A Look at How to Best Promote Healthy Lifestyles and Adherence to Diabetes Medication

How can we best promote healthy lifestyles and adherence to needed medicines to tackle diabetes?

Guest ContributorNovember 24, 2014

Every November is Diabetes Awareness Month – a time to reflect on the progress we have made in treating the nearly 26 million Americans with the chronic disease. We take stock of new treatments, awareness, better adherence to diabetes medications and ask ourselves, “what more can we do?” to better treat this serious public health concern.

Already, America’s biopharmaceutical companies are in the process of developing 180 medicines to treat diabetes and there are 200 active diabetes clinical trials in the United States. The promise of these potential treatments and trials offer tremendous hope to those impacted by the disease.

However, the question of what more can be done to make a difference for the millions affected remains, so we asked Dr. Fran Cogen, Director of the Childhood and Adolescent Diabetes Program at Children’s National Health System the following question:


How can we best promote healthy lifestyles and adherence to needed medicines to tackle diabetes?

The care of a chronic disease such as diabetes requires a supportive team. Therefore, a multidisciplinary program that encompasses indispensable medical, psychosocial and family support should be the recommended approach for diabetes management. Adherence to treatment including oral medication or insulin administration via injection or insulin pump therapy, as well as self-blood glucose monitoring is a major task. In addition, we ask our families to promote healthy eating in terms of carb counting or other dietary recommendations and exercise 30 minutes 5 times/week. This can be an enormous burden to the person with diabetes and their caregivers.

It is my belief that promoting healthy lifestyles and adherence requires the participation of the entire family of the person with diabetes and the health care team.  There needs to be a reason for the individual with diabetes to work diligently in performing self-care skills.  Based on the results of the seminal The Diabetes Care and Complication Trial, along with other studies, it is clear that there is a positive direct correlation with hb A1c and the development of microvascular and macrovascular complications: the lower the hb A1c, the lower the risk, and the longer the person with diabetes lives a healthier life.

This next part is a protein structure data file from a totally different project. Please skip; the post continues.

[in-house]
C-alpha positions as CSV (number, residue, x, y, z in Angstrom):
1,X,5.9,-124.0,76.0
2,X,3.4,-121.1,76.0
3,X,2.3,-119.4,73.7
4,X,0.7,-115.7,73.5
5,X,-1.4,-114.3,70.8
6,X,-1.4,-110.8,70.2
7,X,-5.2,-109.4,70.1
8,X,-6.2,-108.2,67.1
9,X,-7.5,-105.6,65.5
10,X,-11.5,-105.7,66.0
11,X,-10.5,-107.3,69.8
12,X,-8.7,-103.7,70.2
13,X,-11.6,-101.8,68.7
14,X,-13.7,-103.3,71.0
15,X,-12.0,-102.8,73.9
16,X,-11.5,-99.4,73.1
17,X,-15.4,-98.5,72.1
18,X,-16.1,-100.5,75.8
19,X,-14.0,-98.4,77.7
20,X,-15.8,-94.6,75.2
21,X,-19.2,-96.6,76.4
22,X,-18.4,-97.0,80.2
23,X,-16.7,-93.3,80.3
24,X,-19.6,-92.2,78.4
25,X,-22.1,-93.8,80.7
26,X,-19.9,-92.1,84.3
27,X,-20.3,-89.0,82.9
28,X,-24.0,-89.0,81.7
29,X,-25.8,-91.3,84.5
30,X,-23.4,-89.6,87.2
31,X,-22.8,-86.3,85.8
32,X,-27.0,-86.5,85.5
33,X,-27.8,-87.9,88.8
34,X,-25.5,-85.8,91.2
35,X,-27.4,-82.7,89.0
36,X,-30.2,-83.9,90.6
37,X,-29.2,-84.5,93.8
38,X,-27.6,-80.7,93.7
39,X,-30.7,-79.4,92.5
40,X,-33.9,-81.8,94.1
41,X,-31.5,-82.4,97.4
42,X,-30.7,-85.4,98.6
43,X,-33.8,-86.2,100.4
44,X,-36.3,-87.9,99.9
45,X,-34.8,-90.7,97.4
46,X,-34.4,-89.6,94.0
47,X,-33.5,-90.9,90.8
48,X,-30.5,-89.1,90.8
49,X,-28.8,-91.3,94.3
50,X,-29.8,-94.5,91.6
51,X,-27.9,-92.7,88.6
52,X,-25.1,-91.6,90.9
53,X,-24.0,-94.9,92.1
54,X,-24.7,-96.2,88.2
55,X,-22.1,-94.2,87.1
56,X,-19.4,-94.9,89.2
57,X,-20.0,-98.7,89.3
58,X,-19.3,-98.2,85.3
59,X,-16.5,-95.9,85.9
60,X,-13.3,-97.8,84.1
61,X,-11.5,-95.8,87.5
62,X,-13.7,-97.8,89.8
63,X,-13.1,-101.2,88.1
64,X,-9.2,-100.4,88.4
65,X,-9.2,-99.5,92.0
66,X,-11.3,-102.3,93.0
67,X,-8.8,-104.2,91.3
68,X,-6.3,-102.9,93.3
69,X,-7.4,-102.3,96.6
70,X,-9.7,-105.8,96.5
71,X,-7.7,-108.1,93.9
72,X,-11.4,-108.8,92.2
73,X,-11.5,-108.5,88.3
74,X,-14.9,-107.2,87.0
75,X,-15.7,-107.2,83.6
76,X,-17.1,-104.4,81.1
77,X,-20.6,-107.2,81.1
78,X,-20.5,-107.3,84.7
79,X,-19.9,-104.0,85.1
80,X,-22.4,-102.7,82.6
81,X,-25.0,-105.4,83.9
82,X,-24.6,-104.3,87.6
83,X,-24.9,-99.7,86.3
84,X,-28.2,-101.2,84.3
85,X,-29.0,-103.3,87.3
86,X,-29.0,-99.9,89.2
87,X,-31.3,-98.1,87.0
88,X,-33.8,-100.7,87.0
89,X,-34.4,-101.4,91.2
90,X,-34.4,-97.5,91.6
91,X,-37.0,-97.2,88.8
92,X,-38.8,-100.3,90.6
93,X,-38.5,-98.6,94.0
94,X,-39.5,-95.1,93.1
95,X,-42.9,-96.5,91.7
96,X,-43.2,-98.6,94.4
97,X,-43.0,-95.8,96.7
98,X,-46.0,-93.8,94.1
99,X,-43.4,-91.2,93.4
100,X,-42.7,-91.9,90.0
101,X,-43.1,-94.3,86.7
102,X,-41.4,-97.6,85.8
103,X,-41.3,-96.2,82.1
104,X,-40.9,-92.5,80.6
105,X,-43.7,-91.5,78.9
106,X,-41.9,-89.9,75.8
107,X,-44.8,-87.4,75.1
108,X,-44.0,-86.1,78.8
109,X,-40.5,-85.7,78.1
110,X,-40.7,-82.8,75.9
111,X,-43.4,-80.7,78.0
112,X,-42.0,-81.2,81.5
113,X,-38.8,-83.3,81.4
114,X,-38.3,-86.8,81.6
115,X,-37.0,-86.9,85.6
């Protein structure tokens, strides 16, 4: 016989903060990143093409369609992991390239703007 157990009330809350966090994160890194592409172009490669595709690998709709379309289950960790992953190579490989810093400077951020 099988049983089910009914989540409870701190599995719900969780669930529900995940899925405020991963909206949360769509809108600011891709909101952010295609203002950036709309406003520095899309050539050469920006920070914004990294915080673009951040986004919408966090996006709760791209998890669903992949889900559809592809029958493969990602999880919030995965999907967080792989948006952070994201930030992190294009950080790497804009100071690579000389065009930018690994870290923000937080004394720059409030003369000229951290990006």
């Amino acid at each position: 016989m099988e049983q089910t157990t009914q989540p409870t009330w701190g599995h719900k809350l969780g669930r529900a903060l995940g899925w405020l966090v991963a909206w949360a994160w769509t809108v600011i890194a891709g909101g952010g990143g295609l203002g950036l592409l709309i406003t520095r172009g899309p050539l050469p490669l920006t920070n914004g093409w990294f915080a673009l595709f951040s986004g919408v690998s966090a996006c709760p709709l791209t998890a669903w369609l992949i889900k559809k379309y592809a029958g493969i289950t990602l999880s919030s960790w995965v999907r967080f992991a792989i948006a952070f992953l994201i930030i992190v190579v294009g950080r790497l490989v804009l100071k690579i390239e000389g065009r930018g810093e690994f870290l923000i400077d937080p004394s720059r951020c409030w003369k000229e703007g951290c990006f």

It is up to the team to help support and motivate our people with diabetes to reach these goals by applying new technology and hopefully an eventual cure resulting from evidence based research. By assigning “coaching” roles to individual members of the healthcare and family team, and depending on the particular needs of the person with diabetes, at a particular difficult time, we pinpoint the appropriate assistance.

To continue with the team approach, I often assign roles to my health care providers and family members. I appoint myself as the “head coach/manager” providing the appropriate playbook (treatment plan) and -depending on the season- appoint offensive/defensive coordinators or pitching/hitting coaches. The person with diabetes is the “captain” of the team. If he/she does not play well, the team loses.

In summary, adherence to treatment in chronic illness requires the setting of a few behavioral goals at each visit. It is important to keep in mind that the more complex the steps/goals required; the least chance there is of success. As the “captain” meets with his/her coaches, our approach should be as supportive and positive as possible in order to enhance adherence to both medication and required lifestyle changes.

This is a game we cannot afford to lose.

Conversations and healthy debate about issues facing our industry and the health care system are critical to addressing some of today’s challenges and opportunities. The Catalyst welcomes guest contributors including patients, stakeholders, innovators and others to share their perspectives and point of view. Like in our Conversations series, views represented here may not be those of PhRMA, though they are no less key to a healthy dialogue on issues in health care today. 

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